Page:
The Electric Hotel was the final film of both director Claude Ballard and actress Sabine Montrose. Ballard was an innovator of filmmaking during the silent age creating worlds in the peaks of the Palisades in New Jersey. Decades later a film student tracks the reclusive director down during his dissertation research, finding a man severed from his medium yet loving it from afar.
The book progresses in dual storylines of the past and present. In the past we meet Ballard as he is first falling in love with creating moving pictures; in the present he is sharing his past with a curious film student. It was hard to understand why a man who was so enthralled with his art could leave it behind, has never even watched a film in the intervening decades, but as the book progresses his life choices begin to make sense.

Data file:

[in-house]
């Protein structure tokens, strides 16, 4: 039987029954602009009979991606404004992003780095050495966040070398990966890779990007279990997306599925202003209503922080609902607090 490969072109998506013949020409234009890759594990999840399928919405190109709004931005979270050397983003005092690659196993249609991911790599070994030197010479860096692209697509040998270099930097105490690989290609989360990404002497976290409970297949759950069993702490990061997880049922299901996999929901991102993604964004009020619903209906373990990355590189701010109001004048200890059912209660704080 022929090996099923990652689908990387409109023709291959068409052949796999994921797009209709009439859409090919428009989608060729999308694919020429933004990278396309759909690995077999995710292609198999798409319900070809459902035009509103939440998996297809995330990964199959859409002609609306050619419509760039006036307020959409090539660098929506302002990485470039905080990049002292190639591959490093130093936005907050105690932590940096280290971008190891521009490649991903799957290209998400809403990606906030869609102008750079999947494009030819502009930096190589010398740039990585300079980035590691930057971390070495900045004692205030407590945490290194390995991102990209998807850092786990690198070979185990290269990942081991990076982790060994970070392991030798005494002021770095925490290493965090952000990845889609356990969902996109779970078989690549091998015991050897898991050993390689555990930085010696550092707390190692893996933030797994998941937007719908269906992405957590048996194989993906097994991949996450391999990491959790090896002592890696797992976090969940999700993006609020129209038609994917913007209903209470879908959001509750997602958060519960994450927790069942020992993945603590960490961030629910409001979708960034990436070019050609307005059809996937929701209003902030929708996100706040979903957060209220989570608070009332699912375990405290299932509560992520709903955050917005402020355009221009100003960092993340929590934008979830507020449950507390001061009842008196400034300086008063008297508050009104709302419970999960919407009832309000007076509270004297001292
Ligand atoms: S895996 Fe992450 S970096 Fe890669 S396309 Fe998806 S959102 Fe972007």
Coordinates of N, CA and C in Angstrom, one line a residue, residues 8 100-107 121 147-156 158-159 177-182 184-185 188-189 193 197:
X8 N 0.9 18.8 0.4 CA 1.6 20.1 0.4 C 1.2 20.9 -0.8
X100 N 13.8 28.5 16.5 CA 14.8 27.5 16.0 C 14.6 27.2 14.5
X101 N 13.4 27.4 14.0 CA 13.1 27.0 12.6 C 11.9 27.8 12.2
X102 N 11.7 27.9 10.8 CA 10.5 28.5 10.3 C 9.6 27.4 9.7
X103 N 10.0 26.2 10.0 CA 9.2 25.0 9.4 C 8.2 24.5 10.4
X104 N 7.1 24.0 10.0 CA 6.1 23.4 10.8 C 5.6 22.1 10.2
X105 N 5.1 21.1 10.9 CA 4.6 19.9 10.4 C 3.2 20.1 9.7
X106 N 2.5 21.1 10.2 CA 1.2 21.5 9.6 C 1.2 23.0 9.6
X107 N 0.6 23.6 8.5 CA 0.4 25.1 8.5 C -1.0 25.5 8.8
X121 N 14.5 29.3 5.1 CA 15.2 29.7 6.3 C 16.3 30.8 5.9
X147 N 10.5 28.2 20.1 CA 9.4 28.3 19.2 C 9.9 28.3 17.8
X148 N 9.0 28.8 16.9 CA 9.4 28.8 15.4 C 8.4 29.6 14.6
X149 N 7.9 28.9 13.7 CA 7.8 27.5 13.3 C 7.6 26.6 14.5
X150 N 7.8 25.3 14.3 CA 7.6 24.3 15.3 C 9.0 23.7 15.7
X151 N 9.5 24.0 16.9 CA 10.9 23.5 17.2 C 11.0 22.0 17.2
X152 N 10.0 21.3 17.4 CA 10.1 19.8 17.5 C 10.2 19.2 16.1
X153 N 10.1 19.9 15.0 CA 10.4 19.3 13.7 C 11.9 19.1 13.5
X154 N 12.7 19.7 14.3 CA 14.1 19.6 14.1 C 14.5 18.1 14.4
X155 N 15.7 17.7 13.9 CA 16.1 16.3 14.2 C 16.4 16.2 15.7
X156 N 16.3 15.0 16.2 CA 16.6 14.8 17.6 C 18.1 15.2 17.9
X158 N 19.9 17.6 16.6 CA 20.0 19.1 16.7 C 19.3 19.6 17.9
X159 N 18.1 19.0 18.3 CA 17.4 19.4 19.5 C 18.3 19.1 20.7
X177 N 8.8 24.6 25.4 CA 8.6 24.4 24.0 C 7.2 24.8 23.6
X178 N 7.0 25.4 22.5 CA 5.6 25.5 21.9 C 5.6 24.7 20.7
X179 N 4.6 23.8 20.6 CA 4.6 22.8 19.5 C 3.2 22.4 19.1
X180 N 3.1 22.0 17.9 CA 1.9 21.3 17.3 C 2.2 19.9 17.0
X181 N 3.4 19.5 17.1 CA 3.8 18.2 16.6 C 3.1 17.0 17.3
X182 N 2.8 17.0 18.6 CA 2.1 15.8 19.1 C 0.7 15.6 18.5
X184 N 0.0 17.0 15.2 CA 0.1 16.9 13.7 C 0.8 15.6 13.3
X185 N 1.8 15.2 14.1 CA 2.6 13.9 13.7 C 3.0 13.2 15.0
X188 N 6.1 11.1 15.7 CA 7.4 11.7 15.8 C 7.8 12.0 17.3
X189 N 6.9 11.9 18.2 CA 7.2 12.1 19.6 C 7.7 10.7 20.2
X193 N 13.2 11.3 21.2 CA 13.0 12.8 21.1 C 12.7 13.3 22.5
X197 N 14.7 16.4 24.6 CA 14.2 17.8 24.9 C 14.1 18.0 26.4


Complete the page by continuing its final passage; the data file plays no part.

The tale is historical but it’s also a character study of how each character handles the failure of The Electric Hotel. Ballard, Montrose, the producer and lead stuntman are all fully-formed and react to life’s challenges in various ways. If you have read any books about the ruthlessness of Thomas Edison and want to add another to your list you can see how differently film may have progressed if Edison didn’t control so many patents. New Jersey could have become what Hollywood is today.